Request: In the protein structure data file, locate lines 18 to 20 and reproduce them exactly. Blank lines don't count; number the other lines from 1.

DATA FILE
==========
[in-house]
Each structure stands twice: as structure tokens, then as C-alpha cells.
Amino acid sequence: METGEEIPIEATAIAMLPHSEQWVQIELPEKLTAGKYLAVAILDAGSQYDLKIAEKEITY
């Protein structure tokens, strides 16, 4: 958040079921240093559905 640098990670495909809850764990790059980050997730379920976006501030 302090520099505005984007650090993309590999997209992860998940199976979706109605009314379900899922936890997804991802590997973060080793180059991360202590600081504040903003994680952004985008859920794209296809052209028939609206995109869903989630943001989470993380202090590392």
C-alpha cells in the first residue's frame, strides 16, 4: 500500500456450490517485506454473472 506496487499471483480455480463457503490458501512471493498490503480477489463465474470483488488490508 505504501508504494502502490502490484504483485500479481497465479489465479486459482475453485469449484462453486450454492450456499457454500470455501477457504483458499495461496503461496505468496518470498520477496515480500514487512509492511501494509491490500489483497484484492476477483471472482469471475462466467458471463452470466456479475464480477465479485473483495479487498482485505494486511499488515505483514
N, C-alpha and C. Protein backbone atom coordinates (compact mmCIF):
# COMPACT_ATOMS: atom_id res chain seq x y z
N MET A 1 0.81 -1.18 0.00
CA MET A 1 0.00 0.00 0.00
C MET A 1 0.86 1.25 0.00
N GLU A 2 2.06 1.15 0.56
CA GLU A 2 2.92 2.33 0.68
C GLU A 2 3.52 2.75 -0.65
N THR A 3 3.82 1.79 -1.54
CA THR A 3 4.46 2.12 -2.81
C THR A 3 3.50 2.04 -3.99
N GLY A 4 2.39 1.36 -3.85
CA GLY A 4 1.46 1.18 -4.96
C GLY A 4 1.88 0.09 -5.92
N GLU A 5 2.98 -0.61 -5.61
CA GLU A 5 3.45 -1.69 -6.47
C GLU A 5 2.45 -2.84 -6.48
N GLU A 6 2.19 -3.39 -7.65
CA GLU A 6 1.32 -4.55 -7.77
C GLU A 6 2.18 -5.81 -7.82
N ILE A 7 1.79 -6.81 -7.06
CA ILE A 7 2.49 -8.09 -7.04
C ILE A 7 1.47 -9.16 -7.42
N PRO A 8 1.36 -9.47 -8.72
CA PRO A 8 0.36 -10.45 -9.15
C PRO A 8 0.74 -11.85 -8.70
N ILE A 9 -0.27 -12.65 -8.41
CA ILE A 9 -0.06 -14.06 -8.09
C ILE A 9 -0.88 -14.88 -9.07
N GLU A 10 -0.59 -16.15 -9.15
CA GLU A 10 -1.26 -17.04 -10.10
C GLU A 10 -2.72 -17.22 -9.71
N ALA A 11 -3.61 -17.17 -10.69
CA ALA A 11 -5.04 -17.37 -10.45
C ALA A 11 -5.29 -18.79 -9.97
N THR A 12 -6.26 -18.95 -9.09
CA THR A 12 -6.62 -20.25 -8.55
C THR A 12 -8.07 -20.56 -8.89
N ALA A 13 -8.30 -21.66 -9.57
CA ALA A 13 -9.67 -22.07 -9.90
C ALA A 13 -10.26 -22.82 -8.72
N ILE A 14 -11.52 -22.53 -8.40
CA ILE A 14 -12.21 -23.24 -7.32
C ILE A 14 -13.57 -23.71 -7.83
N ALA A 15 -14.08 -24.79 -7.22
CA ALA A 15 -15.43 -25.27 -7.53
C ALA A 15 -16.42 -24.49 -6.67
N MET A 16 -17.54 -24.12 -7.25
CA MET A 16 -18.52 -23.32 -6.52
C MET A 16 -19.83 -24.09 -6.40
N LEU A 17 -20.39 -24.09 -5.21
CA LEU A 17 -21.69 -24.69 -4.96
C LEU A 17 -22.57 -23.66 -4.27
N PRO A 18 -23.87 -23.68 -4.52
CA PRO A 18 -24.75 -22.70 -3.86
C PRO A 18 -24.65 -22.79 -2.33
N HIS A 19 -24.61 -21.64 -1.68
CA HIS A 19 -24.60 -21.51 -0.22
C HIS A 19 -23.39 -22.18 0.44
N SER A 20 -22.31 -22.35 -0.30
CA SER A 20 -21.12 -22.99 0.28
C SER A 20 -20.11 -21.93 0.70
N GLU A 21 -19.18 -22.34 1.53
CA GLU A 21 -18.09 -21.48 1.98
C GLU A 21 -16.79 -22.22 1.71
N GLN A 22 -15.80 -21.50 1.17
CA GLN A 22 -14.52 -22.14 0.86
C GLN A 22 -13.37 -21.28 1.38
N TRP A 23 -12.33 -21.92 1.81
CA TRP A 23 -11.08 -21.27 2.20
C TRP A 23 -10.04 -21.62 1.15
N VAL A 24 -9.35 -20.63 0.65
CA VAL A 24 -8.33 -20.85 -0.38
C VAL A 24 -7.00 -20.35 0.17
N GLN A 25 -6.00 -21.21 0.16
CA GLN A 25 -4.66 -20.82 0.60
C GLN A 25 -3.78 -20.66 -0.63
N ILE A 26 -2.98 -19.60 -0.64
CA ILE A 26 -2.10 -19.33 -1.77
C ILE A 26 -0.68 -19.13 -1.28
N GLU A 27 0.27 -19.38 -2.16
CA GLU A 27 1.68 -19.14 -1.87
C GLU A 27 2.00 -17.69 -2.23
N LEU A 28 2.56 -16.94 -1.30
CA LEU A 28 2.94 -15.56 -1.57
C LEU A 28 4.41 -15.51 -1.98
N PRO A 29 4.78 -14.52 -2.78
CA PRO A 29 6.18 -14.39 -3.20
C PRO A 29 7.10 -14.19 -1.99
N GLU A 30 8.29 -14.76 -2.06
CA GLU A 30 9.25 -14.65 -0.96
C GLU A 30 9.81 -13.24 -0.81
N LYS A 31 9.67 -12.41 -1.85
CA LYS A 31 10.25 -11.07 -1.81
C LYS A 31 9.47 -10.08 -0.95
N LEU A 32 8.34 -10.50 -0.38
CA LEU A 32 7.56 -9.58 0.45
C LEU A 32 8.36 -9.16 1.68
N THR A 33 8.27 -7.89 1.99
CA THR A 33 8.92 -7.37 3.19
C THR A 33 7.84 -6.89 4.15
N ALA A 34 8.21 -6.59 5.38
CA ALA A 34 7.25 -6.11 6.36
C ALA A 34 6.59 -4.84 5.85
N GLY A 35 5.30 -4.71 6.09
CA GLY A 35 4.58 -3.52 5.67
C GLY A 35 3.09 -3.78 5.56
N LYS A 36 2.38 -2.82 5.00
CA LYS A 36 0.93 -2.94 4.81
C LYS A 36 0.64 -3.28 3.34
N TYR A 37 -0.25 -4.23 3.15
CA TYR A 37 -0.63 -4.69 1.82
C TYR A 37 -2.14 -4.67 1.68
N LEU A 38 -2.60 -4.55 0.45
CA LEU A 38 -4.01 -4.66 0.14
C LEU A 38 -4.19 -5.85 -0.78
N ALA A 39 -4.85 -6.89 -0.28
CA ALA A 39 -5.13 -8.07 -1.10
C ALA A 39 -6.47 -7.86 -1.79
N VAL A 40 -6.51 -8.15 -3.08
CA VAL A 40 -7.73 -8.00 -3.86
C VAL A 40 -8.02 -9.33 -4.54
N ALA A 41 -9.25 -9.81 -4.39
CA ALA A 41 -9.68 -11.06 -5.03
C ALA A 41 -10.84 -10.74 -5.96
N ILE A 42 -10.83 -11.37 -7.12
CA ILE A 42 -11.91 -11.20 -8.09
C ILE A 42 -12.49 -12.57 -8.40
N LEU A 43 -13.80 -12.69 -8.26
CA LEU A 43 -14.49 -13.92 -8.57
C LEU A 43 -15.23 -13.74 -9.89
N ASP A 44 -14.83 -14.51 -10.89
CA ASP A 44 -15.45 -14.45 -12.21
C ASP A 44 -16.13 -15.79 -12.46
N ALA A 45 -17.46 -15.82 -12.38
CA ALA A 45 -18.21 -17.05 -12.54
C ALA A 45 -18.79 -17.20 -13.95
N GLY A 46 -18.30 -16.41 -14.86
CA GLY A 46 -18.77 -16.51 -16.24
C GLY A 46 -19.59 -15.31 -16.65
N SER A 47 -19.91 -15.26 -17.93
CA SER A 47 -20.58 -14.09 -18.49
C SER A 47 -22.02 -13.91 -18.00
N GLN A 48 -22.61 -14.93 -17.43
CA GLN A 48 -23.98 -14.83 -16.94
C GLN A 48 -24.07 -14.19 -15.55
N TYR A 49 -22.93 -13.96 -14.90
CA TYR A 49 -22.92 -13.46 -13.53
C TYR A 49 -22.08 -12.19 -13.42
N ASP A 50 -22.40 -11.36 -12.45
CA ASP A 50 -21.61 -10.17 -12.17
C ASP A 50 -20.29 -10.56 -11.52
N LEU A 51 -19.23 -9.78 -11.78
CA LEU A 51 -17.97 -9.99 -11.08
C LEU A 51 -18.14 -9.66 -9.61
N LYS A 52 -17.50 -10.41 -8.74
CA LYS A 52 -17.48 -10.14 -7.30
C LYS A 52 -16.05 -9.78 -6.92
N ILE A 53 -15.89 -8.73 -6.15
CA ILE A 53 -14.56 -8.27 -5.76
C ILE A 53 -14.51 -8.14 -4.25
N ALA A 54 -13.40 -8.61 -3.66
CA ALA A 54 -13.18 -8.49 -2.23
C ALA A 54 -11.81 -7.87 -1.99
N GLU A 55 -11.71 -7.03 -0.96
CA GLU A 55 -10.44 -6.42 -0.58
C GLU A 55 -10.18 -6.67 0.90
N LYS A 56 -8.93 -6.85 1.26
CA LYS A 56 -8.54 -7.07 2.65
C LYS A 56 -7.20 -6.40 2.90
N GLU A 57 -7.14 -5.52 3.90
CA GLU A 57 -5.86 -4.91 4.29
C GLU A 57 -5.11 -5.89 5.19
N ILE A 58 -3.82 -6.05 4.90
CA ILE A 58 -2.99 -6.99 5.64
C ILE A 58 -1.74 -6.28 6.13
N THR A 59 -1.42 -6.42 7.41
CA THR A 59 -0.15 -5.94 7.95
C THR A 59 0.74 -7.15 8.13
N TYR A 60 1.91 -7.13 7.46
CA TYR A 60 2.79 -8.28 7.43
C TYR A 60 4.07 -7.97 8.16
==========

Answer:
CA GLY A 4 1.46 1.18 -4.96
C GLY A 4 1.88 0.09 -5.92
N GLU A 5 2.98 -0.61 -5.61